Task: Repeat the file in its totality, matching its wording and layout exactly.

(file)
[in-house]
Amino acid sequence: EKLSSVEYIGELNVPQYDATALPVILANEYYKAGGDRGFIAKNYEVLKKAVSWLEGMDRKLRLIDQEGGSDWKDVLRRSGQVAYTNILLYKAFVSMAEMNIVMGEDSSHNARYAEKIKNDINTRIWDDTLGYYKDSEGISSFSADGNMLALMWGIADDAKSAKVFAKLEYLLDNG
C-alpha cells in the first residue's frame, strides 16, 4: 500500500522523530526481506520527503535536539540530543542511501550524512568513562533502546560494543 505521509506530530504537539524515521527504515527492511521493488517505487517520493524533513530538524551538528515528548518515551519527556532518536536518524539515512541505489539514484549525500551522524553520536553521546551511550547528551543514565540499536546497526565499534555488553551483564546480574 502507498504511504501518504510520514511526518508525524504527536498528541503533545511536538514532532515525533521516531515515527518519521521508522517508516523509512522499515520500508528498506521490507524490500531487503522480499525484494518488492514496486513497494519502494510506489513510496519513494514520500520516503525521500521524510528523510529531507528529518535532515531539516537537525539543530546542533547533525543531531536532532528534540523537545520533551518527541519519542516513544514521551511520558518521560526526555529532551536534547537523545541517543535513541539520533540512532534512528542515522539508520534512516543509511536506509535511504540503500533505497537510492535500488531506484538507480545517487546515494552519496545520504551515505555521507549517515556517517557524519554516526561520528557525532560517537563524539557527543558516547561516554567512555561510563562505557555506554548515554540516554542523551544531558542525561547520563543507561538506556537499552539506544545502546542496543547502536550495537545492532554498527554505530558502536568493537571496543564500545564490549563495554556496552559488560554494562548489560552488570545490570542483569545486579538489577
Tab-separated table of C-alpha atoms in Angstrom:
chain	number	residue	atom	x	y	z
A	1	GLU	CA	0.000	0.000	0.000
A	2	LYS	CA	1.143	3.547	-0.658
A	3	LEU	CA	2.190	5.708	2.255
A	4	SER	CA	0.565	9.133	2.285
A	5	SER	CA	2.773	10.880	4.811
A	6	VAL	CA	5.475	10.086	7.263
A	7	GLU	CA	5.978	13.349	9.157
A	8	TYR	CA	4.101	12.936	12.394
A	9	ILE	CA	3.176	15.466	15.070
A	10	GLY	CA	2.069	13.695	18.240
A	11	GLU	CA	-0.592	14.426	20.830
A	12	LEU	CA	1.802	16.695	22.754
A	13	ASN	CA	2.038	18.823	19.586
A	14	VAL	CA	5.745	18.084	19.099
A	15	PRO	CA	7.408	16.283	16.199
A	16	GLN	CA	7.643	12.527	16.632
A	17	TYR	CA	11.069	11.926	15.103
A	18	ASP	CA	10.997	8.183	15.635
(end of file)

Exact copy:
[in-house]
Amino acid sequence: EKLSSVEYIGELNVPQYDATALPVILANEYYKAGGDRGFIAKNYEVLKKAVSWLEGMDRKLRLIDQEGGSDWKDVLRRSGQVAYTNILLYKAFVSMAEMNIVMGEDSSHNARYAEKIKNDINTRIWDDTLGYYKDSEGISSFSADGNMLALMWGIADDAKSAKVFAKLEYLLDNG
C-alpha cells in the first residue's frame, strides 16, 4: 500500500522523530526481506520527503535536539540530543542511501550524512568513562533502546560494543 505521509506530530504537539524515521527504515527492511521493488517505487517520493524533513530538524551538528515528548518515551519527556532518536536518524539515512541505489539514484549525500551522524553520536553521546551511550547528551543514565540499536546497526565499534555488553551483564546480574 502507498504511504501518504510520514511526518508525524504527536498528541503533545511536538514532532515525533521516531515515527518519521521508522517508516523509512522499515520500508528498506521490507524490500531487503522480499525484494518488492514496486513497494519502494510506489513510496519513494514520500520516503525521500521524510528523510529531507528529518535532515531539516537537525539543530546542533547533525543531531536532532528534540523537545520533551518527541519519542516513544514521551511520558518521560526526555529532551536534547537523545541517543535513541539520533540512532534512528542515522539508520534512516543509511536506509535511504540503500533505497537510492535500488531506484538507480545517487546515494552519496545520504551515505555521507549517515556517517557524519554516526561520528557525532560517537563524539557527543558516547561516554567512555561510563562505557555506554548515554540516554542523551544531558542525561547520563543507561538506556537499552539506544545502546542496543547502536550495537545492532554498527554505530558502536568493537571496543564500545564490549563495554556496552559488560554494562548489560552488570545490570542483569545486579538489577
Tab-separated table of C-alpha atoms in Angstrom:
chain	number	residue	atom	x	y	z
A	1	GLU	CA	0.000	0.000	0.000
A	2	LYS	CA	1.143	3.547	-0.658
A	3	LEU	CA	2.190	5.708	2.255
A	4	SER	CA	0.565	9.133	2.285
A	5	SER	CA	2.773	10.880	4.811
A	6	VAL	CA	5.475	10.086	7.263
A	7	GLU	CA	5.978	13.349	9.157
A	8	TYR	CA	4.101	12.936	12.394
A	9	ILE	CA	3.176	15.466	15.070
A	10	GLY	CA	2.069	13.695	18.240
A	11	GLU	CA	-0.592	14.426	20.830
A	12	LEU	CA	1.802	16.695	22.754
A	13	ASN	CA	2.038	18.823	19.586
A	14	VAL	CA	5.745	18.084	19.099
A	15	PRO	CA	7.408	16.283	16.199
A	16	GLN	CA	7.643	12.527	16.632
A	17	TYR	CA	11.069	11.926	15.103
A	18	ASP	CA	10.997	8.183	15.635